Thanks to

Sites such as MAP, Z80 Heaven, and this table detailing how each set of flags are used by each conditional jump instruction, were immensely helpful. A few other sites, such as the CPC Tech page, or WikiTI had some wonderful tips that helped me map the 8086 instructions to Z80, and gave me a few ideas on how to implement instructions such as IMUL or IDIV.

I also happen to have some deadtree books at home, including the original Intel manual for the 8086 and a book for Z80 programming targeting the MSX (although it doesn't really mention the non-documented instructions, of which some were useful in writing this converter), which were less helpful. Lack of Ctrl+F isn't helpful for this kind of documentation.

Last, but certainly not least, I'd like to thank in no particular order, people like Ricardo Bittencourt, Daniel Caetano, Giovanni Nunes, and Piter Punk for the help when I was tweeting about this.

Current State and Closing Notes

The converter tool can do a lot of work already, but it's not complete. I did pause the work on it for a while due to personal reasons, but as I mentioned before, it's being refactored to have an intermediate step between the Transformer and Writer steps, which should reduce some of the churn when addressing bugs due to invalid Z80 instructions being generated.

Note

The fragment below shows part of the FNDFOR, in Z80 assembly, as converted by the tool described in this blog post:

;
;  FIND A "FOR" ENTRY ON THE STACK WITH THE VARIABLE POINTER
;  PASSED IN [D,E].
;
        PUBLIC FNDFOR
FNDFOR:
        LD HL, OFFSET 4 +0              ; IGNORING EVERYONES "NEWSTT"
; AND THE RETURN ADDRESS OF THIS
        ADD HL, SP              ; SUBROUTINE, SET [H,L]=SP
LOOPER:
        INC HL          ; 8086 USES TWO BYTE ENTRIES
        LD A, (HL)              ; SEE WHAT TYPE OF THING IS ON THE STACK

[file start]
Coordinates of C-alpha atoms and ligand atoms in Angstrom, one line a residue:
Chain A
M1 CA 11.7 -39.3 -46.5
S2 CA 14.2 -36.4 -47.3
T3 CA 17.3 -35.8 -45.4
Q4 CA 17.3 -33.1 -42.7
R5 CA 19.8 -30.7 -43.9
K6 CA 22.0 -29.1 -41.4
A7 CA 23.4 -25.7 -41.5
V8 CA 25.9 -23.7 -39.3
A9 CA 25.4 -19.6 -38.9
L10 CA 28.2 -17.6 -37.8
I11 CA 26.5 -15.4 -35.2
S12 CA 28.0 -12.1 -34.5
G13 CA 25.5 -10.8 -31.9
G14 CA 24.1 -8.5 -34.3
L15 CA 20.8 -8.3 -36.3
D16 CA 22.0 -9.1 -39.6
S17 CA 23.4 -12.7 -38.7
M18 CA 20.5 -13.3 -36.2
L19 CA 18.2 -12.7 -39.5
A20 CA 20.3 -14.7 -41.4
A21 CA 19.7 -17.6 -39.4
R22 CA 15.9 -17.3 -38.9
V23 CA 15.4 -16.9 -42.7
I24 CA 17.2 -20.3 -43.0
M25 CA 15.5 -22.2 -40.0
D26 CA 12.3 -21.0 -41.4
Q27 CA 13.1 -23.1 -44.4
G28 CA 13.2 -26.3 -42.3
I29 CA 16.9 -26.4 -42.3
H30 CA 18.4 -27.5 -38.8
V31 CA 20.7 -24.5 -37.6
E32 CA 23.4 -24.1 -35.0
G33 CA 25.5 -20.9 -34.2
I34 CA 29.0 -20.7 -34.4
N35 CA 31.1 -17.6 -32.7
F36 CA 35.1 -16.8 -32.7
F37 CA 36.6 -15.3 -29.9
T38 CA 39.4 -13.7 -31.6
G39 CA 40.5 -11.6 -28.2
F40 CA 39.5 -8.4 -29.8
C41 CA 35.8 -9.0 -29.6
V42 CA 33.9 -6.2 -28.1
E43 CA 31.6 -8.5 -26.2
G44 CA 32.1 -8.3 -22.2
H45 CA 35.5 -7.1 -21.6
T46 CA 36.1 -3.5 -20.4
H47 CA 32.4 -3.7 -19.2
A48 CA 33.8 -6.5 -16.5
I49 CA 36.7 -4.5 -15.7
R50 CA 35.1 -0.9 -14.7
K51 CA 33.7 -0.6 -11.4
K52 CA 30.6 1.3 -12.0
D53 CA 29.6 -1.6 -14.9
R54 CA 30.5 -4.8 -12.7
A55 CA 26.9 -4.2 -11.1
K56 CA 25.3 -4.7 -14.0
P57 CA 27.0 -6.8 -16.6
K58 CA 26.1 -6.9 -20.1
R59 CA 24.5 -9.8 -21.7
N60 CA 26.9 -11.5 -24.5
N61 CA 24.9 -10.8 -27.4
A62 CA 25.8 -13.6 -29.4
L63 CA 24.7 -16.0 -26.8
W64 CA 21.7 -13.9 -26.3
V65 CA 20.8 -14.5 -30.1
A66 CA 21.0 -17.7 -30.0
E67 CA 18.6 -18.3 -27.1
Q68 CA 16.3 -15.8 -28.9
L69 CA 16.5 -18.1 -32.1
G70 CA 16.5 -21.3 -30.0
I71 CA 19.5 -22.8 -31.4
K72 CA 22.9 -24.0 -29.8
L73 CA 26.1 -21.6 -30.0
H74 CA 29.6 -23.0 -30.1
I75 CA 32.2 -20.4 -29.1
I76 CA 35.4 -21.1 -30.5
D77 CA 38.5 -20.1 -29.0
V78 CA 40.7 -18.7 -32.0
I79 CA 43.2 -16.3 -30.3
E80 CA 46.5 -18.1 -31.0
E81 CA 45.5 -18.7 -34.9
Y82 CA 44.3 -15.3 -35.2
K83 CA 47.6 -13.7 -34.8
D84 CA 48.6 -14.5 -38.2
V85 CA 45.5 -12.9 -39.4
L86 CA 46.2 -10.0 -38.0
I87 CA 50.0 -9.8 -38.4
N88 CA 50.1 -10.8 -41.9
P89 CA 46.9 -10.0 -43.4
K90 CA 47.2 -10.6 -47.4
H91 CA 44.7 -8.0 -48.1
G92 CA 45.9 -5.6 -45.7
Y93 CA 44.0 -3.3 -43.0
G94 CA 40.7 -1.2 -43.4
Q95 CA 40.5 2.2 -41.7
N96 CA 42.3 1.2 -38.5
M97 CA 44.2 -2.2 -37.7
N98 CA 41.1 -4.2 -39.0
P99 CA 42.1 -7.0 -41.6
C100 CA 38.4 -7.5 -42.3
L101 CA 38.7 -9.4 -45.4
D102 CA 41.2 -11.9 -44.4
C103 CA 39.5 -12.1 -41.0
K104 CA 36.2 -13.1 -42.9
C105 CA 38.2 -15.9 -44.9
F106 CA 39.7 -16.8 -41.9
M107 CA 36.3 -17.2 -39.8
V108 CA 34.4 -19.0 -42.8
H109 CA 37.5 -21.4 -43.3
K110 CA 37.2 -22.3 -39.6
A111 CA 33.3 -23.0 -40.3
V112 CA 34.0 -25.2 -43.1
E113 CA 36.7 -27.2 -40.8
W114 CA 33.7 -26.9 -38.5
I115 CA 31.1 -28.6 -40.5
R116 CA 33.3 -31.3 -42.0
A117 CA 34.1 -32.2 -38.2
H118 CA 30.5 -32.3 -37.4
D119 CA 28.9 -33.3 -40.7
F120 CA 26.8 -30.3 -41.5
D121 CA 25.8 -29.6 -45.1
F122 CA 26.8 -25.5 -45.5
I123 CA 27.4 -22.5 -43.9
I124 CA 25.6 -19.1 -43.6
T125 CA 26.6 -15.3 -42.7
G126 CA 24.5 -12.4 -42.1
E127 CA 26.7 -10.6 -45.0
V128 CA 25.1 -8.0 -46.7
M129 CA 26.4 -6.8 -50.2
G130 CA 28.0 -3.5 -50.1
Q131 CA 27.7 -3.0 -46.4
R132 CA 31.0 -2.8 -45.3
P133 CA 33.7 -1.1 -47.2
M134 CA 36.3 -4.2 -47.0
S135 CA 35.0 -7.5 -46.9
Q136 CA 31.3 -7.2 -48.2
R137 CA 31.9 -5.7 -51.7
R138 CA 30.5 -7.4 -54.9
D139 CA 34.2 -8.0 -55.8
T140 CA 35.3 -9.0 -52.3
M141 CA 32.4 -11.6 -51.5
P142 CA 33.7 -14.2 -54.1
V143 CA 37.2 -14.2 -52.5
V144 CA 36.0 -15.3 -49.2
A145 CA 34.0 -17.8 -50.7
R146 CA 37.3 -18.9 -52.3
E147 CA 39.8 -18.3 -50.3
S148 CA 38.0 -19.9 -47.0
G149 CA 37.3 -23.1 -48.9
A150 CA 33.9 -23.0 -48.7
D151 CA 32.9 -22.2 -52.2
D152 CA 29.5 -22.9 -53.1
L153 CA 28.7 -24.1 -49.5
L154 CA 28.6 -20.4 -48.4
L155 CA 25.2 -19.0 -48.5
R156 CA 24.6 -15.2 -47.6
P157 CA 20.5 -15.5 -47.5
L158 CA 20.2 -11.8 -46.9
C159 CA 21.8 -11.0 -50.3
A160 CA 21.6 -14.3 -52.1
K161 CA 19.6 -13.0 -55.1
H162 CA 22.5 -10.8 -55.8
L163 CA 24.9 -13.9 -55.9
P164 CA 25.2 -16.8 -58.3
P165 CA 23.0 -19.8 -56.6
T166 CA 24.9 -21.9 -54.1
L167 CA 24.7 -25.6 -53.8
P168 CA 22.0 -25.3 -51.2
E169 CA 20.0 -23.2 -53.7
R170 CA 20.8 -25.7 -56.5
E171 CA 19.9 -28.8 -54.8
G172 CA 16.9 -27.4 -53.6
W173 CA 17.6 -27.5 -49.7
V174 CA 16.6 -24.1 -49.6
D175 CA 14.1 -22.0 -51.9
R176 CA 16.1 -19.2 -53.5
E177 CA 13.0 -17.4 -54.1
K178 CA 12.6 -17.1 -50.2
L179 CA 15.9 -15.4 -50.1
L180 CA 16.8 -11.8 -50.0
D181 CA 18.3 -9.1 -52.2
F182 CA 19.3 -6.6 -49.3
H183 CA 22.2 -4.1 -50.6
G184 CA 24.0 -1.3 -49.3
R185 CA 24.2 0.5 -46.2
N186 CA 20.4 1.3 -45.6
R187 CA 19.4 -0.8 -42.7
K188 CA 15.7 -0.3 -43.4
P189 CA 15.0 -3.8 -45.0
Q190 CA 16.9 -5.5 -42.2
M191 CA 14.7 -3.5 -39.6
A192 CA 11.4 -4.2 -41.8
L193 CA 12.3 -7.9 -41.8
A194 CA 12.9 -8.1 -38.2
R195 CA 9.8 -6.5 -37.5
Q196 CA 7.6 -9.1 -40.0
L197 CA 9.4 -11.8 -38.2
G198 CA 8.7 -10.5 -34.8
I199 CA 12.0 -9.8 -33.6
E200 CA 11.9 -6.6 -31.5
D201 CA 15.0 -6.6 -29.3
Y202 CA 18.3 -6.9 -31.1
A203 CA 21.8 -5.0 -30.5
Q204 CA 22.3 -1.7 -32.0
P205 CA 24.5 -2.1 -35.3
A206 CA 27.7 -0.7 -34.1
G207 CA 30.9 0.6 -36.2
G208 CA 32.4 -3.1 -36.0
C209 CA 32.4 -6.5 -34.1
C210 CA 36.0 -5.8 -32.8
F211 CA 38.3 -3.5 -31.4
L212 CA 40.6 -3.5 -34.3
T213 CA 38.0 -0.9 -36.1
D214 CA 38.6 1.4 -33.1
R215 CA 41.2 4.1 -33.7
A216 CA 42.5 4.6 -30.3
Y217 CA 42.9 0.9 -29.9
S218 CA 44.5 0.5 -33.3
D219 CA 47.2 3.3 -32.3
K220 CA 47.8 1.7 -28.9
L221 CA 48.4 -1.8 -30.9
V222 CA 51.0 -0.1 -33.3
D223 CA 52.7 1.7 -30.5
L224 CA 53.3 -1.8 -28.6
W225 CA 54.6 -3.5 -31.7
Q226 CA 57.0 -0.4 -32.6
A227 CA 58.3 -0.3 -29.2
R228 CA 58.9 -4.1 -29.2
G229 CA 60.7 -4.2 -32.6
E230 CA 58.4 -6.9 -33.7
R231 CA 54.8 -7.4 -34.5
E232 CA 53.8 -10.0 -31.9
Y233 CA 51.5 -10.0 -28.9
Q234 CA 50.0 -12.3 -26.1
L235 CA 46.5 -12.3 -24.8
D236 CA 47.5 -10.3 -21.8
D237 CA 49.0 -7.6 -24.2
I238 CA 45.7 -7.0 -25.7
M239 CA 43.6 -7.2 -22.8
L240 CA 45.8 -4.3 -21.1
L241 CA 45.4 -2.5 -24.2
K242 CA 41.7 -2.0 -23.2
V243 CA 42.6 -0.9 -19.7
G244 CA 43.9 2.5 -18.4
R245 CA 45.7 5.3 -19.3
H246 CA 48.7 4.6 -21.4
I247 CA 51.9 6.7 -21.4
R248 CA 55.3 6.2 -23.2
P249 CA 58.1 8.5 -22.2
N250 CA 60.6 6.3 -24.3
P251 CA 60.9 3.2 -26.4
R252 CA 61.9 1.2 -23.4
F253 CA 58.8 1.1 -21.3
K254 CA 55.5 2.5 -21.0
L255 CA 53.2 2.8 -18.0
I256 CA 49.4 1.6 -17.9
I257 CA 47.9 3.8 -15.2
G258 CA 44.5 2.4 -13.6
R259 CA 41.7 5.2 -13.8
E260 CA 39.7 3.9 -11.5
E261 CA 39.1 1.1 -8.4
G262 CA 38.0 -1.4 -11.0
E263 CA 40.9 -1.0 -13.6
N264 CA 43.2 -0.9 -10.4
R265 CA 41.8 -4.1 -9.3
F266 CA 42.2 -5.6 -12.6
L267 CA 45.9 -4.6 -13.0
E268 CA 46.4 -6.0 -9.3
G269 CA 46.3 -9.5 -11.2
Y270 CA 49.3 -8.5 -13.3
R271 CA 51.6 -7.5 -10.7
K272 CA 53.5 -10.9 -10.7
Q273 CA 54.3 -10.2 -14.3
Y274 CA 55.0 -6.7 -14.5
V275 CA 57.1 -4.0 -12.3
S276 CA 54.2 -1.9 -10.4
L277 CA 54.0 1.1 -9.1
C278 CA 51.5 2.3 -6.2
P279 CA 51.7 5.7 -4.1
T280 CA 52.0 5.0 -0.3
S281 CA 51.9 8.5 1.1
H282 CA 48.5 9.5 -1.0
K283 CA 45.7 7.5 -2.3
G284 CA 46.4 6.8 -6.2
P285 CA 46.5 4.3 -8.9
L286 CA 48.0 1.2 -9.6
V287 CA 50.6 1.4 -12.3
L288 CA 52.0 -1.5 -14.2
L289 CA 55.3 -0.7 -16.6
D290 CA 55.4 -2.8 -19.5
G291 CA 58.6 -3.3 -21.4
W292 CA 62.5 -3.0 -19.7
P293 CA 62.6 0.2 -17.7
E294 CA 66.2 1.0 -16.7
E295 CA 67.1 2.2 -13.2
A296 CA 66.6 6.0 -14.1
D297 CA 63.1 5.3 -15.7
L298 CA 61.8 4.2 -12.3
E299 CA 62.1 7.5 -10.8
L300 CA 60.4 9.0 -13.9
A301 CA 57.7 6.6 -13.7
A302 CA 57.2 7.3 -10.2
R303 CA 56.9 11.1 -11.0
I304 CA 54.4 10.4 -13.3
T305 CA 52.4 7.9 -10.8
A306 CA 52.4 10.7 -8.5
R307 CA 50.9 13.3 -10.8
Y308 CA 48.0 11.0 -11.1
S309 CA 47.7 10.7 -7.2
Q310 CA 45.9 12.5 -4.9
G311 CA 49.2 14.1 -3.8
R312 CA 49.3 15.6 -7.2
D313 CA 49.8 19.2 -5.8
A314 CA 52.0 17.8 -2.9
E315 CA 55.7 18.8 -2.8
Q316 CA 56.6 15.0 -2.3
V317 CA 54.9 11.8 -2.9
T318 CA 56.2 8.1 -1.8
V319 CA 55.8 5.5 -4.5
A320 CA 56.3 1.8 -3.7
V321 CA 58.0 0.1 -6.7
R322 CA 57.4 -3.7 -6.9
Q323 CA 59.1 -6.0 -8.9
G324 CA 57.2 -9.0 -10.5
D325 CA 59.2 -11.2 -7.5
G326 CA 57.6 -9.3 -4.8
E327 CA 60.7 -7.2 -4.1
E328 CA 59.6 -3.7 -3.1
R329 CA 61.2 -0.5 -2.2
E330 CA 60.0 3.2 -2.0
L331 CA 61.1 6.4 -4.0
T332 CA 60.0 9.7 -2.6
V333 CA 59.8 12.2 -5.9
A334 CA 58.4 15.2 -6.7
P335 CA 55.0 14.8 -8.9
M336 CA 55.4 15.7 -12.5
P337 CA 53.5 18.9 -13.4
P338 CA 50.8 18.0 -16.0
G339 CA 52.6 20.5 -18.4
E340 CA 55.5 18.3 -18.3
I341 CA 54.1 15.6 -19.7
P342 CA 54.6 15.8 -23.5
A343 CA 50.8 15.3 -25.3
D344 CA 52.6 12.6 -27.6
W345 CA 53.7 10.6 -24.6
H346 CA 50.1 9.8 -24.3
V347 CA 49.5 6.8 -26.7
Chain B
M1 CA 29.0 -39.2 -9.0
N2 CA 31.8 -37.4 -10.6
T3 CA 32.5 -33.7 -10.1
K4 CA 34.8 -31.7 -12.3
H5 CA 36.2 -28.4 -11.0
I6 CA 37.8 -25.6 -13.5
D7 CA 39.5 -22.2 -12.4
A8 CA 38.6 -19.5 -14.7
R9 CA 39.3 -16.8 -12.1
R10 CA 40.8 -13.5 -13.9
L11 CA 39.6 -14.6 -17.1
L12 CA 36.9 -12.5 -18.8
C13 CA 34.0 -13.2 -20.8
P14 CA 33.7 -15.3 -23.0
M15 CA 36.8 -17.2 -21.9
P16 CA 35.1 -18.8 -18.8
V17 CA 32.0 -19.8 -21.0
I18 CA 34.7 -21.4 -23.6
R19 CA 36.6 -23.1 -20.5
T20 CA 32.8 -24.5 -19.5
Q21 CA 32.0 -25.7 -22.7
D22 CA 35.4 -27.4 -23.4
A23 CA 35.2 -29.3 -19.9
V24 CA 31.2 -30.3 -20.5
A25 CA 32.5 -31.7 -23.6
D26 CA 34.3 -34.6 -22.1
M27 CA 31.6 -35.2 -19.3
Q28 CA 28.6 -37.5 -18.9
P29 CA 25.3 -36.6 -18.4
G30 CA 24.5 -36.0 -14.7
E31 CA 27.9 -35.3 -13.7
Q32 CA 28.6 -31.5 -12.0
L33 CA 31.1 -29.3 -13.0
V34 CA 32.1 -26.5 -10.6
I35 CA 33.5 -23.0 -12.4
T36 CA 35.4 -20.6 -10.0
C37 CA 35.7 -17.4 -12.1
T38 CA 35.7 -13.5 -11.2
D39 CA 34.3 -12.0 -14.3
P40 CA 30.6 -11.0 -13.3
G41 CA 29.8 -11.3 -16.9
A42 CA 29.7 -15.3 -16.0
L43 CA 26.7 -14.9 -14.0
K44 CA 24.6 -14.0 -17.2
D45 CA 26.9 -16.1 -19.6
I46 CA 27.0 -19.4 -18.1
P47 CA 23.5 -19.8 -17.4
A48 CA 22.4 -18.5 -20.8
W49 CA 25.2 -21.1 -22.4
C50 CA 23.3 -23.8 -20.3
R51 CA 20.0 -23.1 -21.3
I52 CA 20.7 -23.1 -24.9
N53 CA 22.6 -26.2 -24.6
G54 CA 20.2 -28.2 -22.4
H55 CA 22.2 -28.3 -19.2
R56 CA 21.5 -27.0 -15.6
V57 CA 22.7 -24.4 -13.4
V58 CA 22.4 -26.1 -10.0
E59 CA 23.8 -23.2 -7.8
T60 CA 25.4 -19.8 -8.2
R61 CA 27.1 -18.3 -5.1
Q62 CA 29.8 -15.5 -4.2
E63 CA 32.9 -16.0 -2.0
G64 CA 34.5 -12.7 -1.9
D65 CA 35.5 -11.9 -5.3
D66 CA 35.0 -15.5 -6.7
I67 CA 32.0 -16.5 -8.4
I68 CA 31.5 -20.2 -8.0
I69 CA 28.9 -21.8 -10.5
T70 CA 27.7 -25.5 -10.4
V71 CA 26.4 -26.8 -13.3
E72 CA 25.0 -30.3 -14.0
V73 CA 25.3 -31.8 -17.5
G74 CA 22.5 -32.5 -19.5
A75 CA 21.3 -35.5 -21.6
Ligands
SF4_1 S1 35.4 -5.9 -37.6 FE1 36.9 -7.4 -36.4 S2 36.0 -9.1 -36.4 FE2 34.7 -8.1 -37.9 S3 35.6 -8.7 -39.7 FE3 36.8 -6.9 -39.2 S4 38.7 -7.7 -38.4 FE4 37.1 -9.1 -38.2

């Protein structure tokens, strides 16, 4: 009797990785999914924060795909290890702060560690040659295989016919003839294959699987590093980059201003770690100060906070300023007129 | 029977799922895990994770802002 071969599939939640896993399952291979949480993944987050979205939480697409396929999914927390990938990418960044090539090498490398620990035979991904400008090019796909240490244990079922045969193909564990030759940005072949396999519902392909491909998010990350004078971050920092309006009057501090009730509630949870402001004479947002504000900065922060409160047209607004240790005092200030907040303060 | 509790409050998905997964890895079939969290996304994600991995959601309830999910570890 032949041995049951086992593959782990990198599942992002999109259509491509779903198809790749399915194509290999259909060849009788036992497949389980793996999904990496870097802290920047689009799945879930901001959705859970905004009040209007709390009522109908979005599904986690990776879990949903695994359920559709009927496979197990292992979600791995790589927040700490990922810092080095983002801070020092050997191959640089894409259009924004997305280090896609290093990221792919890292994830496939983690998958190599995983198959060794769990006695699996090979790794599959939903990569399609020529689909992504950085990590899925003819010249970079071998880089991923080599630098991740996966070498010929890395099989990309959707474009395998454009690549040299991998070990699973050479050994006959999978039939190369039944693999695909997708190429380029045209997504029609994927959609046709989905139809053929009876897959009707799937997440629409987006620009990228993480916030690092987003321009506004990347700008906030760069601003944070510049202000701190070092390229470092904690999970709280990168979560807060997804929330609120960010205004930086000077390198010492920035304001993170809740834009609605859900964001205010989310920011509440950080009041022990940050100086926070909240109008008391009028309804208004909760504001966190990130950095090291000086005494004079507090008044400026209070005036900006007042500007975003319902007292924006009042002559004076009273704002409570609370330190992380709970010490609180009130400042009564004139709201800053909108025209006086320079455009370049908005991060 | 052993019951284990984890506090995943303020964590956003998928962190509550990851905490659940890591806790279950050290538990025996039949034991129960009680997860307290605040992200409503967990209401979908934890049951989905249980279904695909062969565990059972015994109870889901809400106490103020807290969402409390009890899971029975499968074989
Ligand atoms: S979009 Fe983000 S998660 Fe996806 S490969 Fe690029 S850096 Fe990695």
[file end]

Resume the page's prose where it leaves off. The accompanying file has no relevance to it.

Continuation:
INC HL
        WHLSIZ=6
        CP $WHILE
        JR NZ, STKSRC
        LD BC, OFFSET WHLSIZ
        ADD HL, BC
        JR LOOPER

As you can see, it retains comments referencing the 8086, going full-circle in the translation that made this re-translation possible. At least the register names are correct this time around.

Some work has been also being made in other forks of the GW-BASIC source code, where people are trying to build it using either older versions of the Microsoft Assembler and Linker, or using more modern tooling such as JWAsm and JWLink. Some of the code to make the interpreter work is missing, but it's mostly platform-specific glue code, which is being either reimplemented from the scratch, or reverse-engineered from the (binary-only) BASICA.COM code that was released previously under the MIT license.

Some of the missing symbols had names that were suspicious to me, and, indeed, many of them were actually names of BIOS functions from the MSX. Considering that Microsoft designed the BIOS in those computers, it's not really surprising. (It's good, too, because I wouldn't need to reimplement those things if I ever get this to work on the MSX.)

My idea, eventually, is to use this as a base for a BASIC interpreter in the C-BIOS project, which is an open source BIOS for the MSX computers. It currently lacks the BASIC component, and using one that's essentially the same that shipped with the MSX would be a good starting step. Of course, a lot of the hardware-specific things, such as the PLAY command (which has 3 channels in the MSX, and is extensible to use FM synthethizers and whatnot), general extensibility via hooks in ROMs attached to the computer, and many other MSX-specific routines will need to be implemented. I'm not really worried about all this, however, as I'll be happy if all I can do in the end is fill the screen with the output of the quintessential BASIC Hello, World:

10 ? "Hello, world! ";
20 GOTO 10

This work is open source and I appreciate help if this is the kind of rabbit hole you'd like to burrow in.